“Do you want to leave?” my husband asked.
I stood on the shore and stared as the ferry boat – the size of a small fishing vessel – lurched into the dock sideways on frothing whitecaps. I’m not scared of boats or of drowning, despite the fact that I can’t swim, but even with two Bonine in my stomach I was scared of what the journey would mean for my well-known motion sickness. Still, I had planned this trip to the Aran Islands and I had been looking forward to it for the duration of our vacation in Ireland. I took a deep breath of salt air and made a decision. God’s been looking out for us this whole trip. I just have to step out in faith and trust He’ll take care of me. He’ll calm the waters.
So we got on the boat.
But God didn’t calm the waters. I clutched the edge of the ship as we teetered on deck and watched as other disoriented, stumbling passengers grasped at the slick railings. As we were shepherded down into a tiny, dank cabin, I squeezed my eyes shut and felt my stomach pitch with every roll of the waves. I decided that God was probably waiting to calm the waters until we left the dock.
He wasn’t. Here is what actually happened: the waves got worse once we left. The seas were so rough that a woman on deck lost her firm grip on the railing and hit her head when she fell. Everywhere around me nauseated travelers reached for the bright blue motion sickness bags and heaved into them. But somehow, despite my pitching stomach and the thrashing of the boat and the fact that I spent an hour and a half curled into a tiny insensate ball in the cabin, I didn’t get sick. And in what was one of many of my small triumphs in Ireland, I stumbled up to the deck in time to observe the green shores of Inis Mór in the distance, to feel the salt spray on my face as we approached.
The experience taught me something about fear, and trials, and pain.
Even though most Christians say we’re prepared to face such things, I suspect that in our hearts we believe, or often hope, that if our faith is good enough we won’t have to endure them. In fact, there’s a pernicious myth both among believers and non-believers that a worrying Christian, a scared Christian, or a fearful Christian, is somehow inauthentic or faithless. That if we’re faithful enough and close enough to God our worries and hurt will magically melt away, and that if they don’t the remaining negative emotions are somehow an implicit condemnation of our spiritual efforts.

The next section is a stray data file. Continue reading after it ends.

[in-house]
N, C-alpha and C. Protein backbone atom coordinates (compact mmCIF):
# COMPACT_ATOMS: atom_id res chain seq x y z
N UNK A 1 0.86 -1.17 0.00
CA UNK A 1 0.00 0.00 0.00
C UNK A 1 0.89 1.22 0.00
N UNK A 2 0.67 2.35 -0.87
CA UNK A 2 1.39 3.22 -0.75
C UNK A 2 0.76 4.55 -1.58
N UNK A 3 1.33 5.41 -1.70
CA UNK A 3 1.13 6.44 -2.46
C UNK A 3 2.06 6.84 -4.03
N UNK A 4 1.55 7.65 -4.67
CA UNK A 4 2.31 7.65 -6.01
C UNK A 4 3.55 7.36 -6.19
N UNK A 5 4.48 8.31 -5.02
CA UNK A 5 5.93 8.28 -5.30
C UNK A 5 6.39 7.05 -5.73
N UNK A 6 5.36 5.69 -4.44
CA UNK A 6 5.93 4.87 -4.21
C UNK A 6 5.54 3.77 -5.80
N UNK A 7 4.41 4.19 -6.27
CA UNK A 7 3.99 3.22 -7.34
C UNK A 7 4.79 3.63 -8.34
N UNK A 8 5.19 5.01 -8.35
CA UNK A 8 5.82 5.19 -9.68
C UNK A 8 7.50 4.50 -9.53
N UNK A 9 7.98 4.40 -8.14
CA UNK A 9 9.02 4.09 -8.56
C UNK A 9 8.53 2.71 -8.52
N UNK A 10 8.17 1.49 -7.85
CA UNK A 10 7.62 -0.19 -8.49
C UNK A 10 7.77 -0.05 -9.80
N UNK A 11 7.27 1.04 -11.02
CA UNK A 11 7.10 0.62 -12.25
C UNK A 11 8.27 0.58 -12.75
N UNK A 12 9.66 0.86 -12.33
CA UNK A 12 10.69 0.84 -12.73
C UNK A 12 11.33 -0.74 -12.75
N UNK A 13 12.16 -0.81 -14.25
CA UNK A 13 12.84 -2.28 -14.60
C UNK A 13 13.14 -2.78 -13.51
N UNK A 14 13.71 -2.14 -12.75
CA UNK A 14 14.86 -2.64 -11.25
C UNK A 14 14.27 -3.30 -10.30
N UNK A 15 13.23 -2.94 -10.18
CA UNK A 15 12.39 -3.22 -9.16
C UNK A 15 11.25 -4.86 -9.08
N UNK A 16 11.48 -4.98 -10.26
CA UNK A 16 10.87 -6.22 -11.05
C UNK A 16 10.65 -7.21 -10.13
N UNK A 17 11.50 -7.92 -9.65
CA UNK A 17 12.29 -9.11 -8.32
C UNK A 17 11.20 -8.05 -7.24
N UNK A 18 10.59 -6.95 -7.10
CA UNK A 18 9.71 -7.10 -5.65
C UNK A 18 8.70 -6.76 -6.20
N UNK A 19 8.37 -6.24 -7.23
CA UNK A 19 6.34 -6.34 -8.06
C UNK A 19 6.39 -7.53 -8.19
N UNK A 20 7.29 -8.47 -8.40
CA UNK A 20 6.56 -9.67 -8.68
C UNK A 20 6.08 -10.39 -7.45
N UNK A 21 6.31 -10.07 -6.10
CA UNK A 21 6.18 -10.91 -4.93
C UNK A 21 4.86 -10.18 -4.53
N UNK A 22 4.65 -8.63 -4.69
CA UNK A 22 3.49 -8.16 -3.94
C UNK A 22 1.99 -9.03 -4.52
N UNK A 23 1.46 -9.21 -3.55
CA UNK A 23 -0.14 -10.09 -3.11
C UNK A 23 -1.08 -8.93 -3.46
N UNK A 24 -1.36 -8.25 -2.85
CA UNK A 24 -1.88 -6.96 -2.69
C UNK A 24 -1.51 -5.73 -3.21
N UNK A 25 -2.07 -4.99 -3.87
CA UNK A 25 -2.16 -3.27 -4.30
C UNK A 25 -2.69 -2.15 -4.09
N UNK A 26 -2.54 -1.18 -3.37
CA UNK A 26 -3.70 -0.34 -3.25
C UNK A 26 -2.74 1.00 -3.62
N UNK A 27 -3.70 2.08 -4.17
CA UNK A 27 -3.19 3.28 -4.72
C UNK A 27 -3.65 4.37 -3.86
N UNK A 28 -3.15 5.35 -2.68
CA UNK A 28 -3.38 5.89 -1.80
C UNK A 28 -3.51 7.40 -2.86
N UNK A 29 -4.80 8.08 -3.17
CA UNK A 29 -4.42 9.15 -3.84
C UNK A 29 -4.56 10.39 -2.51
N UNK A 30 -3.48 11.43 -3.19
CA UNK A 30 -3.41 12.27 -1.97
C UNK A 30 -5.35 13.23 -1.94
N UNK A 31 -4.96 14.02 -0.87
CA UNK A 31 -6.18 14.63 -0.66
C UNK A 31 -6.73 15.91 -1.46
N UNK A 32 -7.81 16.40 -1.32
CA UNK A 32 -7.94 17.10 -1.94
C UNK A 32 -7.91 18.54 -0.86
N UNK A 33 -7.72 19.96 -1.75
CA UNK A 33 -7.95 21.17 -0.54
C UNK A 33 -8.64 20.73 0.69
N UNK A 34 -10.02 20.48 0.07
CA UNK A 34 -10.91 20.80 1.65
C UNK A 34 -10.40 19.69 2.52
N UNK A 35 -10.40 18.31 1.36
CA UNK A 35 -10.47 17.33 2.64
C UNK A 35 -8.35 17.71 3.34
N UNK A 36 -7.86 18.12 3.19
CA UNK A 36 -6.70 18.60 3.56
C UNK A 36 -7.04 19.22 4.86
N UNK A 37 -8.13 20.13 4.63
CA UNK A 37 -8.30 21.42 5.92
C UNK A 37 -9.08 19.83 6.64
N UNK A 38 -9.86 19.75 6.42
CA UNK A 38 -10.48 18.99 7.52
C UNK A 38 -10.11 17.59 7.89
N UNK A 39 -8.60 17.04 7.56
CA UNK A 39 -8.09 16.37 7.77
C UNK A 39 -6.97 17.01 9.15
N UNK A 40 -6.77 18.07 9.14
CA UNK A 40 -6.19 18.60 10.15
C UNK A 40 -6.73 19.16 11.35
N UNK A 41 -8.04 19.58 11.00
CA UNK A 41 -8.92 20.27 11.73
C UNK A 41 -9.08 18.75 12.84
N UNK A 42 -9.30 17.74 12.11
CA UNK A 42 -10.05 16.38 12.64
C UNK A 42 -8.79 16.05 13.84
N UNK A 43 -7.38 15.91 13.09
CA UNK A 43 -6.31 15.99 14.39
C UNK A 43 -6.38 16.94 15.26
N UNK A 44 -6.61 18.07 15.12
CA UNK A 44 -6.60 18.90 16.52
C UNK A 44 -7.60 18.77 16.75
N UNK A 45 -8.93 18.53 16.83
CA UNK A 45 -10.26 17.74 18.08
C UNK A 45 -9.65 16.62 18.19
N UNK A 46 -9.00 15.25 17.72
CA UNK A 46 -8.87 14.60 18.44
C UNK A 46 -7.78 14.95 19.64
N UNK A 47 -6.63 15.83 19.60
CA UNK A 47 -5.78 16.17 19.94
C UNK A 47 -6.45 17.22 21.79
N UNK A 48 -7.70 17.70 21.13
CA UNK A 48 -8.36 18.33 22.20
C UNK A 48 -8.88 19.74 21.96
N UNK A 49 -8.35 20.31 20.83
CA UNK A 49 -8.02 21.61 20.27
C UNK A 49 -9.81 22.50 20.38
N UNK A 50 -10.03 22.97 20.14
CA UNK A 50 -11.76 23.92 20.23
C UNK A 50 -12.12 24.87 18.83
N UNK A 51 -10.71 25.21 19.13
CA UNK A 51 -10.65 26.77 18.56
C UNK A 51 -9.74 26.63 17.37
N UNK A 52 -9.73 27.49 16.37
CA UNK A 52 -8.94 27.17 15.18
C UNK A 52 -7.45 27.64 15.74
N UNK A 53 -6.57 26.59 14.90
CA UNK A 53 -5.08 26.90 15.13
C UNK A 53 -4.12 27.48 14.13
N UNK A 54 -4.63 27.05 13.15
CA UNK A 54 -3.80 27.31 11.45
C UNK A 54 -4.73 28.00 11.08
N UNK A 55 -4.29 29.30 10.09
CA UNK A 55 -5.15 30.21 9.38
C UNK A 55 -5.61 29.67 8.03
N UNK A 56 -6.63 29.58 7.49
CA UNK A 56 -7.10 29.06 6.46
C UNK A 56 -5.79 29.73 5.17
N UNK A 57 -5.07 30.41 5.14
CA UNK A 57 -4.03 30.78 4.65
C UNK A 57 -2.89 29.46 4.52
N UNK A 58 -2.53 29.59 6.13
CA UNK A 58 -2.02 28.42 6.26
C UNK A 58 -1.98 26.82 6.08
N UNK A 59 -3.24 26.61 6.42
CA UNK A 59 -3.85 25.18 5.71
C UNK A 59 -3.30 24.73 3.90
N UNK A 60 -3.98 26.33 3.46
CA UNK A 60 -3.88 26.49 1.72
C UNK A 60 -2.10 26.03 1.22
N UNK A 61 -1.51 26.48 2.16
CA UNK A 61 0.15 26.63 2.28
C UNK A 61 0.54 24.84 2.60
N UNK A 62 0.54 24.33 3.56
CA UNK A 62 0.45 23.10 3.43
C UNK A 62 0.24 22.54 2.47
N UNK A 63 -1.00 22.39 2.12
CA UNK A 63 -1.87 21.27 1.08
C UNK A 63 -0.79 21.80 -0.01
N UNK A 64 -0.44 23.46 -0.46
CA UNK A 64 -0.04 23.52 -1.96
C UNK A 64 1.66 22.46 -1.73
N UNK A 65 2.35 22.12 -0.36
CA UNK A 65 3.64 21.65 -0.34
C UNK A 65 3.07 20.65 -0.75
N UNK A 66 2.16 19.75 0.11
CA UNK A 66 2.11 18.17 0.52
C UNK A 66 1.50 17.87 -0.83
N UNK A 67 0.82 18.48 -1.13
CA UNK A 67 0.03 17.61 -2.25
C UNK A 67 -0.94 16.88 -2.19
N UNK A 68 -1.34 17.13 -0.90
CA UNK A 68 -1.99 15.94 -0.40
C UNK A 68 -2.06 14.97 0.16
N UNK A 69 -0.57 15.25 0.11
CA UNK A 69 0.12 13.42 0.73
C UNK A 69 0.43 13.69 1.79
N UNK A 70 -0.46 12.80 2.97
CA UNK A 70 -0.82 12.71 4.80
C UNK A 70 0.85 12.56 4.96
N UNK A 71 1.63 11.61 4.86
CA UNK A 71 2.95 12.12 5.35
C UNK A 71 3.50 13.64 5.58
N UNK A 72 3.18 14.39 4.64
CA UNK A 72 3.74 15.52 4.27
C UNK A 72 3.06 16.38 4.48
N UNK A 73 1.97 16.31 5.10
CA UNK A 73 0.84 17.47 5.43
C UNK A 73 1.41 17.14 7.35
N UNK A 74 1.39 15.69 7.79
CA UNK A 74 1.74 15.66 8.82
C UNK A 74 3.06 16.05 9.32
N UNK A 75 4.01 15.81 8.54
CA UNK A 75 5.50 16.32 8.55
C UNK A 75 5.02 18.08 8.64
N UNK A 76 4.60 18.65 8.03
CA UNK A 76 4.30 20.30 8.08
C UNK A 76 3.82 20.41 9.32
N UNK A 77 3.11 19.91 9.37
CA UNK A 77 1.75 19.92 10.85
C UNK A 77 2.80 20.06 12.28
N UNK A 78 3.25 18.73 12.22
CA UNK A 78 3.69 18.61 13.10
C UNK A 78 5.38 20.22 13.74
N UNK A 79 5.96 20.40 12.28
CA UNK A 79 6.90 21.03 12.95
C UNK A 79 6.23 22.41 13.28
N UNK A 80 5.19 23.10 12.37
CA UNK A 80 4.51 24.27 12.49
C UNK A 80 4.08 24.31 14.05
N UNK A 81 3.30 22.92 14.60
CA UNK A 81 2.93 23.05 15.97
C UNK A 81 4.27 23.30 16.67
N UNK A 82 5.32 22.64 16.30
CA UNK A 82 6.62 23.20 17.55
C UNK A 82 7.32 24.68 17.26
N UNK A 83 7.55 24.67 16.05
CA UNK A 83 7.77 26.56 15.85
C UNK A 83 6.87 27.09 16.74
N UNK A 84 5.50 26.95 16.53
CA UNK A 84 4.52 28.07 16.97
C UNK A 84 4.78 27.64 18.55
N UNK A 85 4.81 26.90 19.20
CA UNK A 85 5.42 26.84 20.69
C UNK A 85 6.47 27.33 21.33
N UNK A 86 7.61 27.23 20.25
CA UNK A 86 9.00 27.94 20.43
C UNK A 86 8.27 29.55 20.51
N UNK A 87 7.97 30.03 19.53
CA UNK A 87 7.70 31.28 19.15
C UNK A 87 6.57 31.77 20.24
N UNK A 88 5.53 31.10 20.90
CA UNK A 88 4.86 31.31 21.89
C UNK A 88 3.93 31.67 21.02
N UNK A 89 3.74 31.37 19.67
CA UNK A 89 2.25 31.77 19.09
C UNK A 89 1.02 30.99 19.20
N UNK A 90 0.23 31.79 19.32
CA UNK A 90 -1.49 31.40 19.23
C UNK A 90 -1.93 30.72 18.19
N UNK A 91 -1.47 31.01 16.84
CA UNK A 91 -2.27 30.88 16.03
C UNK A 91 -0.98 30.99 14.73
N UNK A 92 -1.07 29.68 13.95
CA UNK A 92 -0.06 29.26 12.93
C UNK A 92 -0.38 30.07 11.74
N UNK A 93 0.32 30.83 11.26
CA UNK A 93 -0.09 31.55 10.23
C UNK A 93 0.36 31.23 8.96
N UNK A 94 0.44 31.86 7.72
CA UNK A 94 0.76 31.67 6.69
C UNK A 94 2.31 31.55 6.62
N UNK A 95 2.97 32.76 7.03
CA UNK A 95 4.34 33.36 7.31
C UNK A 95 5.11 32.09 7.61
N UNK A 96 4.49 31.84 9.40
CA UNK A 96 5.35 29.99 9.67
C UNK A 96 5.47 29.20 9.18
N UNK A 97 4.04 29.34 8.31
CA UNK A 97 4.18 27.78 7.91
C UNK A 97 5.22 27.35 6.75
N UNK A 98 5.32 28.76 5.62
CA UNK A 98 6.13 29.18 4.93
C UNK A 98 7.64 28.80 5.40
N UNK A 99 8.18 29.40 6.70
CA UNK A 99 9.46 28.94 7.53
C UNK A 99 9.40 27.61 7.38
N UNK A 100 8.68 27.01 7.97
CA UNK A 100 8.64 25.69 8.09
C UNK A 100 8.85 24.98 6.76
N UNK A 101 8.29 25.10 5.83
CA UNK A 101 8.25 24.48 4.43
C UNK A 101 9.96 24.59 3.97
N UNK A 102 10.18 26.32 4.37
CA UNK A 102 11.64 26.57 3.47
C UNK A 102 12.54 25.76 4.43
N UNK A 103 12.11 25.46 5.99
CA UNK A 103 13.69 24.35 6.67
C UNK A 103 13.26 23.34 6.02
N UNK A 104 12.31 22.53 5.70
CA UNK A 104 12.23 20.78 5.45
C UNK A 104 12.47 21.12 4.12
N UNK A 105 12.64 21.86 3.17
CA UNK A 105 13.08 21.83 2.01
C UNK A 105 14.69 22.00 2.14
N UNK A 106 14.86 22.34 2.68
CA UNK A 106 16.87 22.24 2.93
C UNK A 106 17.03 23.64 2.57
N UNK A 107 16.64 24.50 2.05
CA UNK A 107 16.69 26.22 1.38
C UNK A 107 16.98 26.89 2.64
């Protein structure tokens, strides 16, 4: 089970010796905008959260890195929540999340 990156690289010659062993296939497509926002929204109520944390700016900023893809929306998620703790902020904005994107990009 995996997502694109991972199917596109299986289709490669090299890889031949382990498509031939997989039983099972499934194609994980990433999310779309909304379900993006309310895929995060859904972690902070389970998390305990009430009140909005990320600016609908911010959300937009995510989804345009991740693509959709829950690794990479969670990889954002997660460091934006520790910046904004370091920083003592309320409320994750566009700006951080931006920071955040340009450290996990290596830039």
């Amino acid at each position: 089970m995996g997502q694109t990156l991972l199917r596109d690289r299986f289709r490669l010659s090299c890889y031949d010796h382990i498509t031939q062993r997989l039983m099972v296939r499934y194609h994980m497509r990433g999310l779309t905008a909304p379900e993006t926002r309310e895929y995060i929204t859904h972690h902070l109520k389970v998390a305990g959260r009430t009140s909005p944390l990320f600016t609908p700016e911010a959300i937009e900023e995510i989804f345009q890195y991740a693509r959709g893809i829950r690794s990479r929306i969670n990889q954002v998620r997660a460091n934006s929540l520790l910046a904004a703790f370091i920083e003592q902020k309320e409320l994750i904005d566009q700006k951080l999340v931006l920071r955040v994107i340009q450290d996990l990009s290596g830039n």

It’s true that we have a problem when fear and pain and discomfort prevent us from acting in a way God might wish us to act, or prohibit us from growing closer to Him or doing His work here. But to feel afraid, to feel pain, to feel negative emotions is human. Christ was in “anguish” and sweated blood in Gethsemane (Luke 22:44). When in his desperate terror Elijah fled to Horeb from Jezebel’s wrath, God did not condemn his fear and sorrow but rather nourished him for the journey, spoke to him intimately, and gave him directives about how to proceed (1 Kings 19). When Lazarus died and Jesus found Mary and Martha in mourning, rather than reprimand their feelings He wept with them (1 Kings 19). God knows and understands anguish, sorrow, and fear. They are part of the full panoply of human emotion that He created and that dwells in us.
As I clung to the boat’s rail that morning in Ireland and gazed out at the frothy expanse of the Atlantic, it occurred to me that we honor God and express faith the most not by never feeling fear, but by proceeding forward in spite of the fear that we feel. God didn’t calm the seas for me that day, but I trusted – in spite of my discomfort and concern – that even if He didn’t, He’d get me through it one way or another. And He did. The day turned out beautifully, and neither my husband nor I regretted the difficult journey to or from the island.
Friend, please understand: you don’t need to banish your anxiety, your hurt, or your discomfort in order to be an “authentic” believer. “Having faith” doesn’t mean you float through life on a cloud of worry-free surety. Rather, we must acknowledge feelings of anxiety, concern, and hurt when they come, and trust that feeling them is not necessarily a commentary on our spiritual state.
Sometimes the greatest act of faith is trusting that God will get us through to the other side regardless of our fear or our uncertainty.